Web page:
Trackless train may be a Miami-Dade alternative
A new trackless train that floats above movable rubberized strips may be one alternative to solving Miami-Dade’s transit problems, said Frank Guyamier, Miami-Dade County deputy engineering director.
“We want to show you next-generation technology, just to show you where we started and what’s in the future,” he told members of the Transportation Planning Organization (TPO)’s Transportation & Mobility Committee on Aug. 16.
“This is not just an animation,” he said as a five-minute video (with Asian subtitles) showed the train performing various maneuvers through all sorts of terrain. “This train is actually functioning, and it gives you different parameters of autonomous vehicles that are out there throughout the world.”
Among its other attributes, the train can be arranged in almost limitless configurations of cars and shells, can have a driver or not, and has a tighter turning circle than a conventional bus or a train. It is guided by sensors that read coding within the rubber strips, Mr. Guyamier said.
“What’s the feasibility of these cars being available anytime soon in this county?” asked committee member Daniella Levine Cava, who is a county commissioner.
“It’s too early to tell,” Mr. Guy said. “We’d have to contact them.” The trains are not being manufactured in the US now, he said.
“I would say, at some point, we’re going to start some sort of a public process to invite people to bid,” said Francis Suarez, committee chair and Miami commissioner. “My thinking has always been that we find a source of money, have a variety of modalities, and let the world compete for our business. We get the best tech and the best price, marry those things together and make a decision.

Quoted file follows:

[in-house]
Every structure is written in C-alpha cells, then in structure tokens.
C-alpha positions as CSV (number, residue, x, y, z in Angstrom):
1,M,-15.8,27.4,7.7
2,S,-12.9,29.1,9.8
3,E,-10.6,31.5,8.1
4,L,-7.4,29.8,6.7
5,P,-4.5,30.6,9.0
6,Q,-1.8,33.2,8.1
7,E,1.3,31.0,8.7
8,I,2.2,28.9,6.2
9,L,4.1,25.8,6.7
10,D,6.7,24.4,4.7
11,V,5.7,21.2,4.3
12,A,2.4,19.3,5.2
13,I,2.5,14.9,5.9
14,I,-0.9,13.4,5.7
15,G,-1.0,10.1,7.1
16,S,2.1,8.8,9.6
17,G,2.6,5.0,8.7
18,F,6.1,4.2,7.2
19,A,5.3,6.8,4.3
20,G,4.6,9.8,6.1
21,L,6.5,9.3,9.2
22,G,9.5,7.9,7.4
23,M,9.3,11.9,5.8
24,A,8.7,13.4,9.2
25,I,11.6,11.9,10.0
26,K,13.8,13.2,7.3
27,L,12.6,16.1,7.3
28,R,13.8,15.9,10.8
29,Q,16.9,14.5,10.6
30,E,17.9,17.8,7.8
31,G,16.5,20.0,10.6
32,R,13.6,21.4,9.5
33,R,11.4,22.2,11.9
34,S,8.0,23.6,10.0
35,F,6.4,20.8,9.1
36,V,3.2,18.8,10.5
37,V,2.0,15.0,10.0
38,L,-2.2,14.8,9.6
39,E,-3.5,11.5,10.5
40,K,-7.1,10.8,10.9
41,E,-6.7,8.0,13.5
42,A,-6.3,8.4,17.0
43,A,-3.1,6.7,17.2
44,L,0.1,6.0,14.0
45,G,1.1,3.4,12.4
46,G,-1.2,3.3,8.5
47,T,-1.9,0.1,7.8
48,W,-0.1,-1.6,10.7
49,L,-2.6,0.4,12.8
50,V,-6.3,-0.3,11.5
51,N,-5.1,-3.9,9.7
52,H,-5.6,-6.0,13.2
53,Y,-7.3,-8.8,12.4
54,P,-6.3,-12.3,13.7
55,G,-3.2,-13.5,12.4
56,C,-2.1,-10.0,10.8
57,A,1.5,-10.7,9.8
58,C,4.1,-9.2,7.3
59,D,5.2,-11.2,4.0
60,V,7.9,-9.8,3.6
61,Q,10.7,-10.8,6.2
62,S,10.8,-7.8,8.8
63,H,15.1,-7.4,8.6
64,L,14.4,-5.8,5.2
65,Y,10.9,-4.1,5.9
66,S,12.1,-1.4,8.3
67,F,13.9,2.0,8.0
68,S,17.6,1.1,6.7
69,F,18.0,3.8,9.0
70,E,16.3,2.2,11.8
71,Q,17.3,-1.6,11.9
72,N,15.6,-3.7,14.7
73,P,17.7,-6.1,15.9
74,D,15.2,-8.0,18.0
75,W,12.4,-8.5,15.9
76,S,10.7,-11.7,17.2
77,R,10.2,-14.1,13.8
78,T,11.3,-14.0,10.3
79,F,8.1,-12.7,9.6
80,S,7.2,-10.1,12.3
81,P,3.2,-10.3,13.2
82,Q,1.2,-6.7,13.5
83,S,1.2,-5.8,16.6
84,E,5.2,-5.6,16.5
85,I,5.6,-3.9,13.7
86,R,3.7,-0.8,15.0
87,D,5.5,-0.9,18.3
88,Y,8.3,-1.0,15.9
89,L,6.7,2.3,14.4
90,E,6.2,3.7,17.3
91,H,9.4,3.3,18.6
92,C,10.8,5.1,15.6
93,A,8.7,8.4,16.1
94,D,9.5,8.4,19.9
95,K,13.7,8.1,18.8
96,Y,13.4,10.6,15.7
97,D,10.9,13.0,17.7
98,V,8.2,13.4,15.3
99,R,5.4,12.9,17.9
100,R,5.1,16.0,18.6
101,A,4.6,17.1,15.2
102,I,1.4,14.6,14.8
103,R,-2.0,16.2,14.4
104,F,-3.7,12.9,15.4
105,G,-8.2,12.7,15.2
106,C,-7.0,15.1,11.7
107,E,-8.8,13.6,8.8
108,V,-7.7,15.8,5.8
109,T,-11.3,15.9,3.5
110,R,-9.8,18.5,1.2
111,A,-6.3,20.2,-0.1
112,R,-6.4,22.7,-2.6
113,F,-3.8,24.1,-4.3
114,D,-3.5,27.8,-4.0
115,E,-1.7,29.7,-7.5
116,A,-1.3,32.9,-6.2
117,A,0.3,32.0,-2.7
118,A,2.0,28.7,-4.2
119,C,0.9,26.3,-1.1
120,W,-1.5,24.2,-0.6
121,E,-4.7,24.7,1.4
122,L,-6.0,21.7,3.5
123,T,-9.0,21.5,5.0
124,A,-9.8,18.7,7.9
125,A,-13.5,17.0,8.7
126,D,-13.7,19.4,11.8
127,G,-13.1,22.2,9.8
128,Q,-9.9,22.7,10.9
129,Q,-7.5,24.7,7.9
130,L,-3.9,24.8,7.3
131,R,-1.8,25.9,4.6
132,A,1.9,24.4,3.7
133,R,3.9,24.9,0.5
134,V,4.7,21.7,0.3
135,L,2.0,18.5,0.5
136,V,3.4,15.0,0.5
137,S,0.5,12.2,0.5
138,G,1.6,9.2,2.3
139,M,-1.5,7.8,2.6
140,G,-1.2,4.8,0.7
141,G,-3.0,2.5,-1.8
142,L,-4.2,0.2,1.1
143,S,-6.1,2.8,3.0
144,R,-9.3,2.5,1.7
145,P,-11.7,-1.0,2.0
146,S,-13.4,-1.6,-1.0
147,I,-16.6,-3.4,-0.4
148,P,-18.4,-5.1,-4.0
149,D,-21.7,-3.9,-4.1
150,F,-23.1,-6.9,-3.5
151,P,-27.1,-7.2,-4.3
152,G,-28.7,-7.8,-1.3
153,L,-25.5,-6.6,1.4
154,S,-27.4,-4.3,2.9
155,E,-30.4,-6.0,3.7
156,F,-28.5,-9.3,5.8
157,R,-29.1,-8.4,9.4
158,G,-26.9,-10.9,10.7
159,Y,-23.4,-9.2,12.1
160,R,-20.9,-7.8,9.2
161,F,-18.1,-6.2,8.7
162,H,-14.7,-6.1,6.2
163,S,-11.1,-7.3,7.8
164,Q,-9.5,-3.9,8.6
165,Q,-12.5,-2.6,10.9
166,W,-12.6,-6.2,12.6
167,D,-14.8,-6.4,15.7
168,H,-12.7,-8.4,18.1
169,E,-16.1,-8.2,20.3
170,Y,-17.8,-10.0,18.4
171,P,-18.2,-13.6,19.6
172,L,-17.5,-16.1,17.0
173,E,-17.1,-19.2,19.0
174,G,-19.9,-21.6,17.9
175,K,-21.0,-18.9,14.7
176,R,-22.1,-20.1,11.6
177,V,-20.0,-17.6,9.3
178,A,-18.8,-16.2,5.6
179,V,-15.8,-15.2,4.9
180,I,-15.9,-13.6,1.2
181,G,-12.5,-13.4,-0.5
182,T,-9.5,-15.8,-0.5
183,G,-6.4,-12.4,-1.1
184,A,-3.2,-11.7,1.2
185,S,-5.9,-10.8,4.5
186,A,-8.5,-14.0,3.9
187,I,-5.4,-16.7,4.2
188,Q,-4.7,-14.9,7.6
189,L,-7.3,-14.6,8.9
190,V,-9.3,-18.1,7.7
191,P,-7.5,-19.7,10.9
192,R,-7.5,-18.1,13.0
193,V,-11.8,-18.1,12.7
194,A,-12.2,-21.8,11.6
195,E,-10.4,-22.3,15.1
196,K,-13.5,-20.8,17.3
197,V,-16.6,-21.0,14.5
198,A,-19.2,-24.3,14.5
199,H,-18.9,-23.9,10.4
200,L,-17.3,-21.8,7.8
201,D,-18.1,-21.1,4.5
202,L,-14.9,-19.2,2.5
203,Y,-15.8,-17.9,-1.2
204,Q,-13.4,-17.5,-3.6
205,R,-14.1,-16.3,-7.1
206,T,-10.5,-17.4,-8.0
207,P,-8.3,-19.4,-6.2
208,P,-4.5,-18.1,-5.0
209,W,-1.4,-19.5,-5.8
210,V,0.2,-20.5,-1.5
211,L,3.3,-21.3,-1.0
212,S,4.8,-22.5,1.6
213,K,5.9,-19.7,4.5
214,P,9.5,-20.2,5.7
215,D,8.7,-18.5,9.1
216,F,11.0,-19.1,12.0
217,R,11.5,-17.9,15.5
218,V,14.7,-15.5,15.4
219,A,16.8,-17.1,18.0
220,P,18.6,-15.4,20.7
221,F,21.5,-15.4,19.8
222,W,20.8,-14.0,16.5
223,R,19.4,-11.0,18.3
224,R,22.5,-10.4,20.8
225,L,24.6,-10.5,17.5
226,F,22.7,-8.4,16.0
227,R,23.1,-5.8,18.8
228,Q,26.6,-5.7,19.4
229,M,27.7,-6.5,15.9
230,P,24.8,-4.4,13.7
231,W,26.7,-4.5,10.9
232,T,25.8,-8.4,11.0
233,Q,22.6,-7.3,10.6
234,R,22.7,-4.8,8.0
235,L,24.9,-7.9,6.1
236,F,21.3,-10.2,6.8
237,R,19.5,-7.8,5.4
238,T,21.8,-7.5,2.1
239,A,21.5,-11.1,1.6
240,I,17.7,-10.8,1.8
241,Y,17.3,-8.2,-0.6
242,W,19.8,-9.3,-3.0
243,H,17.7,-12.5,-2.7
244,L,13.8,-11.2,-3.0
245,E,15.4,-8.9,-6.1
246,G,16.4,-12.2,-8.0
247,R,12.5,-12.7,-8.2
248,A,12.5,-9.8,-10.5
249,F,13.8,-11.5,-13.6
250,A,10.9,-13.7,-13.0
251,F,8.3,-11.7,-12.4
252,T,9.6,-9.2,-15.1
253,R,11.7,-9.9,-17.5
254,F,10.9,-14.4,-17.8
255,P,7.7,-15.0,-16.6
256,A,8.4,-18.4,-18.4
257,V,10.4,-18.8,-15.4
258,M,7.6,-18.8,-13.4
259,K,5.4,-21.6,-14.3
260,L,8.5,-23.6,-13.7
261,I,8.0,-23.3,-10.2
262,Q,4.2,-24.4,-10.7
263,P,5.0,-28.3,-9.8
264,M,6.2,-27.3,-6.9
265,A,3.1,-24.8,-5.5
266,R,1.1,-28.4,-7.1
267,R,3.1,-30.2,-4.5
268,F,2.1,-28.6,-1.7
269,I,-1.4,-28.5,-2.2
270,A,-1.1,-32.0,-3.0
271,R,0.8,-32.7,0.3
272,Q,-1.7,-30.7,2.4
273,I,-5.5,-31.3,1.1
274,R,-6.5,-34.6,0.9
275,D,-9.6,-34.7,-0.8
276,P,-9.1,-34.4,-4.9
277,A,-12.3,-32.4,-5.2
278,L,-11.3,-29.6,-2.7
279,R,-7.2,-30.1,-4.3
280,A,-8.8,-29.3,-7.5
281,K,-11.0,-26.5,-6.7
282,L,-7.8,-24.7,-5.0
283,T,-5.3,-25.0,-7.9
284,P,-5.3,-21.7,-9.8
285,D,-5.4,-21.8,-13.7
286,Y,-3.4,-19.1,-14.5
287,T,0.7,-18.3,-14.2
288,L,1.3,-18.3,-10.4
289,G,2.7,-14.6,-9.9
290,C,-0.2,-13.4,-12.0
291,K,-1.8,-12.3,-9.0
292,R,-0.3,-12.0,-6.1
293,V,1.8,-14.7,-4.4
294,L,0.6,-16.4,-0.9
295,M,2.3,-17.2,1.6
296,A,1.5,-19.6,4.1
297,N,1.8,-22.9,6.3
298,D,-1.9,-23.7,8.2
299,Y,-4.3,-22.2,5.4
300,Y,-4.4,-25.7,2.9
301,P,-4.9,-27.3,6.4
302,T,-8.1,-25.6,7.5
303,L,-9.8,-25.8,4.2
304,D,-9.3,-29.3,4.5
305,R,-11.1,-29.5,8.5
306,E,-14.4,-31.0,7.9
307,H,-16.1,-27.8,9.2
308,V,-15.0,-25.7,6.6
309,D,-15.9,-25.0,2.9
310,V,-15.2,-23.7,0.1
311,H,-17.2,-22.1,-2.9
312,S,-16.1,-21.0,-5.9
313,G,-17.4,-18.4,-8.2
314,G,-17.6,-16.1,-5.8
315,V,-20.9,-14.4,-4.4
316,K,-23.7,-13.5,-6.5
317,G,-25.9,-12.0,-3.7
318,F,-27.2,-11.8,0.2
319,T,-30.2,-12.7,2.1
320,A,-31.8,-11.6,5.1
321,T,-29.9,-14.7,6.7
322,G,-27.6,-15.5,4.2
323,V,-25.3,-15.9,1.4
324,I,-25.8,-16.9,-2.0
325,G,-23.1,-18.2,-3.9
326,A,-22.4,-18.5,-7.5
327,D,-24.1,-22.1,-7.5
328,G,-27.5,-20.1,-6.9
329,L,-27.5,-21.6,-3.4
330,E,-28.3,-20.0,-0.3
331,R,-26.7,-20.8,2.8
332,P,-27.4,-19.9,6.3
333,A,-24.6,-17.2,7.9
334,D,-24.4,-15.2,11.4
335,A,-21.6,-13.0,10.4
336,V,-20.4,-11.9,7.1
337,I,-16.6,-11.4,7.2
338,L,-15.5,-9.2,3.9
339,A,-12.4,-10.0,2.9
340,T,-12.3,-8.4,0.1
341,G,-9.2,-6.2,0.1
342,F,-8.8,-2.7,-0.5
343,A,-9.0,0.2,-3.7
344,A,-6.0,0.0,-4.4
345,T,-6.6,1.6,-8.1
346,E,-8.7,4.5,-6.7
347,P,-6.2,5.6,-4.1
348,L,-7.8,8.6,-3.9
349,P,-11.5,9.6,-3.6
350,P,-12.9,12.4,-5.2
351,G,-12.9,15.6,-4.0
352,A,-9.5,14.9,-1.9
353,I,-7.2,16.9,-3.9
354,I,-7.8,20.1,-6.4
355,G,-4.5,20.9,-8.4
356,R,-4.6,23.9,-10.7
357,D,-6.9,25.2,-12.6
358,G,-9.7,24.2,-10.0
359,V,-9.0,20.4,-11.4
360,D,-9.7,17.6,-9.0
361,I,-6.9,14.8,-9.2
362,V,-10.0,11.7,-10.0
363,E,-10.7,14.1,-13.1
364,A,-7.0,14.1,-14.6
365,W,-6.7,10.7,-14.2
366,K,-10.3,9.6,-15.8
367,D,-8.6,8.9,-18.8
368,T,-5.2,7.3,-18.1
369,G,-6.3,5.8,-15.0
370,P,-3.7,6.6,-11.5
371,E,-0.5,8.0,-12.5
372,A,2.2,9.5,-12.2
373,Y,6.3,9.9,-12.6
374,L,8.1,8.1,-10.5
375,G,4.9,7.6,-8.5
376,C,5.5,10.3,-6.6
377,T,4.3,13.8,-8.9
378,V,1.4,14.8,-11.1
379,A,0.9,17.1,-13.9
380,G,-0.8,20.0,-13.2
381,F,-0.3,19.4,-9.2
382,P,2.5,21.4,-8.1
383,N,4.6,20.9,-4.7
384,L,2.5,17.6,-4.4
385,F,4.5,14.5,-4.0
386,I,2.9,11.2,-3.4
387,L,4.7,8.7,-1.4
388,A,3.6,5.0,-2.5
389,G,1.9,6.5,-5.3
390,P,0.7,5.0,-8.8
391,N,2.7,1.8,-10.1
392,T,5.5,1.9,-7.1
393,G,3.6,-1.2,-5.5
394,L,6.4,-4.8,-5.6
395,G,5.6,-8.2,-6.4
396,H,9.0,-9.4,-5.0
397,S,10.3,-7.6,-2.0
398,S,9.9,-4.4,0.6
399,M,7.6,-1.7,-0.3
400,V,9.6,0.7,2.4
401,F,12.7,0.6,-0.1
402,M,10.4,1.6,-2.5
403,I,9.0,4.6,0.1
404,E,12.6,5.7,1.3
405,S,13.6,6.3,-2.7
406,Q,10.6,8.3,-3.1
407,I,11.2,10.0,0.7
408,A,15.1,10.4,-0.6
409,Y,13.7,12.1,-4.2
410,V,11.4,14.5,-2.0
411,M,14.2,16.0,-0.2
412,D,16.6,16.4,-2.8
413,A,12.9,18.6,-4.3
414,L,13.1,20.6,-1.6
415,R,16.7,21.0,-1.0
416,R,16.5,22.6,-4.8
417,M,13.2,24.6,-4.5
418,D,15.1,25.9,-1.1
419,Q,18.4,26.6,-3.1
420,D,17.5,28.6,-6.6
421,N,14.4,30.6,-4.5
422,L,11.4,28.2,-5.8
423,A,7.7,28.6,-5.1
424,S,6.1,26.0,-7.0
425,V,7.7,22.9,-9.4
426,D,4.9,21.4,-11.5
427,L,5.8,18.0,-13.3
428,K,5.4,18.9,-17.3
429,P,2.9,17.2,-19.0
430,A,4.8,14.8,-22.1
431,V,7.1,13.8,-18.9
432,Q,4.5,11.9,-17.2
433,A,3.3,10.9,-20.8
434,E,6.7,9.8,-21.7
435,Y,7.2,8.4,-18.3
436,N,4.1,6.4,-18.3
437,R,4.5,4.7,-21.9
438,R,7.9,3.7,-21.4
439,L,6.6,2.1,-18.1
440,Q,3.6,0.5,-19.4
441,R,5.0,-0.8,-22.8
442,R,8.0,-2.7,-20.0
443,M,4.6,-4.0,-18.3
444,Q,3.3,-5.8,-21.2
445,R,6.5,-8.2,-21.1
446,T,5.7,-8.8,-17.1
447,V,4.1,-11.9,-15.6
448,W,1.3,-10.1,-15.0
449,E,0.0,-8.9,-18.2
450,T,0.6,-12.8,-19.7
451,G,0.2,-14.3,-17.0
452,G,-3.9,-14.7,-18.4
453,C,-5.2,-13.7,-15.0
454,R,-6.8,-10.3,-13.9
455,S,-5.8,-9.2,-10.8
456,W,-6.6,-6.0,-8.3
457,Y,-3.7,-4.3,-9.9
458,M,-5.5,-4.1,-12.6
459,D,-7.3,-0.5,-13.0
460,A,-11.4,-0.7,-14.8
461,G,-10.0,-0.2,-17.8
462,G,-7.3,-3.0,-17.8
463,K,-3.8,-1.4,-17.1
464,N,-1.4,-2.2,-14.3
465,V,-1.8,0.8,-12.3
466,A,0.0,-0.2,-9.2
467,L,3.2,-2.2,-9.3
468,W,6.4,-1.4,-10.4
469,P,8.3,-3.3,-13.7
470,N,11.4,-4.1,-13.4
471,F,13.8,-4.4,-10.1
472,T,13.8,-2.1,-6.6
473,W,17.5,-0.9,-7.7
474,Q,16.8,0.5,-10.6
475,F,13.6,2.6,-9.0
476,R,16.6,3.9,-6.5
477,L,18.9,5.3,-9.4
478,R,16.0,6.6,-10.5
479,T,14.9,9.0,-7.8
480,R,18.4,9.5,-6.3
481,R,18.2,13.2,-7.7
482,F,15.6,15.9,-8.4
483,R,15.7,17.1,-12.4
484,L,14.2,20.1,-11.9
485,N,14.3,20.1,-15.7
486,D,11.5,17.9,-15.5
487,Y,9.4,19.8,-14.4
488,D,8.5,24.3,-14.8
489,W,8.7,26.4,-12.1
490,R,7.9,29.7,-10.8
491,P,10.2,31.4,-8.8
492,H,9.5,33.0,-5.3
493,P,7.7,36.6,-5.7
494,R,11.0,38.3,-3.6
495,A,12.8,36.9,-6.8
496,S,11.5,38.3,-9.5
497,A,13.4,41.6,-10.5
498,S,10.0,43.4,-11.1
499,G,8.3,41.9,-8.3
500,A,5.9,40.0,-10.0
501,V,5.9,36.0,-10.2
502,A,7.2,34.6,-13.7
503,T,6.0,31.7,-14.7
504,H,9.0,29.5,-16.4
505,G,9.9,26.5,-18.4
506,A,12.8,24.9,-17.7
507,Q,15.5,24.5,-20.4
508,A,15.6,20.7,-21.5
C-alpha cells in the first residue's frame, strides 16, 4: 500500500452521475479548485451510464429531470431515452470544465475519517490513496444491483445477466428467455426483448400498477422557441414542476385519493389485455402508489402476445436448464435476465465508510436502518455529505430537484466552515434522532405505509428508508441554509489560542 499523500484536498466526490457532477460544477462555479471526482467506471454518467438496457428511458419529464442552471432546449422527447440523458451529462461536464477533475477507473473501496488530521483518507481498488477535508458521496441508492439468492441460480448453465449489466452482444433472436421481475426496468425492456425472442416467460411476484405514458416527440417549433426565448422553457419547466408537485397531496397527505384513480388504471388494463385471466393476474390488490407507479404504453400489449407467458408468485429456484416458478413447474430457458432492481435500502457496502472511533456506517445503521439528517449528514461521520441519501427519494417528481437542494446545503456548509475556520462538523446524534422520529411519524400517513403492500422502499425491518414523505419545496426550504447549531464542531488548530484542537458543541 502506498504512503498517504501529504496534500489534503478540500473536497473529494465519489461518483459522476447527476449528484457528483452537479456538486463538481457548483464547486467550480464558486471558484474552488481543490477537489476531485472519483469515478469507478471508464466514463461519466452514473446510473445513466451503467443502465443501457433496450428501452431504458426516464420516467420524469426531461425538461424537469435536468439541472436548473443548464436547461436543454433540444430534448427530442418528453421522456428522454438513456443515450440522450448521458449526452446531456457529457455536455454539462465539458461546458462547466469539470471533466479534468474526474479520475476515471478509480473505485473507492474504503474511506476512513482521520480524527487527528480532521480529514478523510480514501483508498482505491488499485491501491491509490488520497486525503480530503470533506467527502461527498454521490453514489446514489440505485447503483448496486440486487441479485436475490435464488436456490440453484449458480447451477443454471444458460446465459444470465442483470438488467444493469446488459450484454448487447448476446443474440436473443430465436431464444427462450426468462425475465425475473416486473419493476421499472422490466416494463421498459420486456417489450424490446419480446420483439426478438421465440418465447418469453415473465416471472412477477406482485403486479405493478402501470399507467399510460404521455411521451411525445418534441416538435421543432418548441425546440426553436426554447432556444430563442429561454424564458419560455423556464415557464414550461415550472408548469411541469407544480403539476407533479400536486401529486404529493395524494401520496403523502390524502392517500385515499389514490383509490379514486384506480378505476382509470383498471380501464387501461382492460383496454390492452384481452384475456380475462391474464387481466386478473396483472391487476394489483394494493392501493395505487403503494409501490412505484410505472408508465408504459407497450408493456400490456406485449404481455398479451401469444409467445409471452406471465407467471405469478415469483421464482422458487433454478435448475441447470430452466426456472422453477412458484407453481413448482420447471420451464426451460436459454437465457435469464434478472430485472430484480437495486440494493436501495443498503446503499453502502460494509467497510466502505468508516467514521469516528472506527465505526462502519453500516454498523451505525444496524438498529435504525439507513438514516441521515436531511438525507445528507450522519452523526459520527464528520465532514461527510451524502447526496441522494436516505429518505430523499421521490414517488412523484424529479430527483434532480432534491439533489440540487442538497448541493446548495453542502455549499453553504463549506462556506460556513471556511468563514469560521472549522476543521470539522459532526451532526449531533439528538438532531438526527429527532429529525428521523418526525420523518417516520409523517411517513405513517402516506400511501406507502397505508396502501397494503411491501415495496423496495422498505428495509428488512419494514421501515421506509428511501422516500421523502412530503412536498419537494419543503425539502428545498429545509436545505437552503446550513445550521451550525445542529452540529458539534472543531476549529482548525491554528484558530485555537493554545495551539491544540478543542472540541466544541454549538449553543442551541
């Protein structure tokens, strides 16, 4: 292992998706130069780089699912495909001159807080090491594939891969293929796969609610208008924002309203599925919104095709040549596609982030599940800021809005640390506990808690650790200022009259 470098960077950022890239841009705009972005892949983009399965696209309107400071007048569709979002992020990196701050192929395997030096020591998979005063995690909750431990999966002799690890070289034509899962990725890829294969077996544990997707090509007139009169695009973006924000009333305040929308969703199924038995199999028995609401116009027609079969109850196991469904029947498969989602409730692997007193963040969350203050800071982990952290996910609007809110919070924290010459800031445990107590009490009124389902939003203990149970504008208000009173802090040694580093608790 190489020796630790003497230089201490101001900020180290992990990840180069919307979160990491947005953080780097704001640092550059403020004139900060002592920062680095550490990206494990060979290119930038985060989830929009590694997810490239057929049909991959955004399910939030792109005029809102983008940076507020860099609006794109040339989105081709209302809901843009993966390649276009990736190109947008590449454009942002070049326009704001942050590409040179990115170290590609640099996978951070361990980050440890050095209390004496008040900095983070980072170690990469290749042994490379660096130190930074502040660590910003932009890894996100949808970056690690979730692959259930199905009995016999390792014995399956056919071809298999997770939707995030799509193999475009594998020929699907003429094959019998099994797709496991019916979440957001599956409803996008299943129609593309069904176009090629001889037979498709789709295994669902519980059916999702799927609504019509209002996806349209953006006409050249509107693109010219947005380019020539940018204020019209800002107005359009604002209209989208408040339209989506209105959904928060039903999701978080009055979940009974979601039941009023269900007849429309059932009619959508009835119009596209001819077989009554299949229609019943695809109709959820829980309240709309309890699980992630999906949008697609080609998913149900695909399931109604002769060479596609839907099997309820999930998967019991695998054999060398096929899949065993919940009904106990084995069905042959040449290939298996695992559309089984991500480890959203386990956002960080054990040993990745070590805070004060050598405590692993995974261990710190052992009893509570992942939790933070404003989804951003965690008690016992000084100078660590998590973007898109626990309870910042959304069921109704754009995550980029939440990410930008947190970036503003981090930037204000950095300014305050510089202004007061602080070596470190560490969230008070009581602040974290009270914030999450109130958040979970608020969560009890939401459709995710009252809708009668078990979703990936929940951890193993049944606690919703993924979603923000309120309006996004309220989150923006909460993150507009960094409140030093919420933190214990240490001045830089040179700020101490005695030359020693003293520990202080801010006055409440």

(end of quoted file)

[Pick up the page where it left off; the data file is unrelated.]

“At some point we have to go out to the world and say, hey, we have one of the most unique regions and cities in the world and we want to bring the best and most efficient technology to move people.”
“The issue is going to be the money,” said committee member Bruno Barreiro, who is a county commissioner. “If we can do this without federal dollars, the entire thing changes. If you’re tagged with federal money, there are a whole bunch of hoops to jump through.”
“We’re competing against the rest of the US,” Mr. Suarez agreed.
A variety of funding schemes is being considered for all of the corridors slated for transit improvements, said Aileen Bouclé, TPO executive director. Public-private partnerships are part of the mix, along with state and federal funding, she added.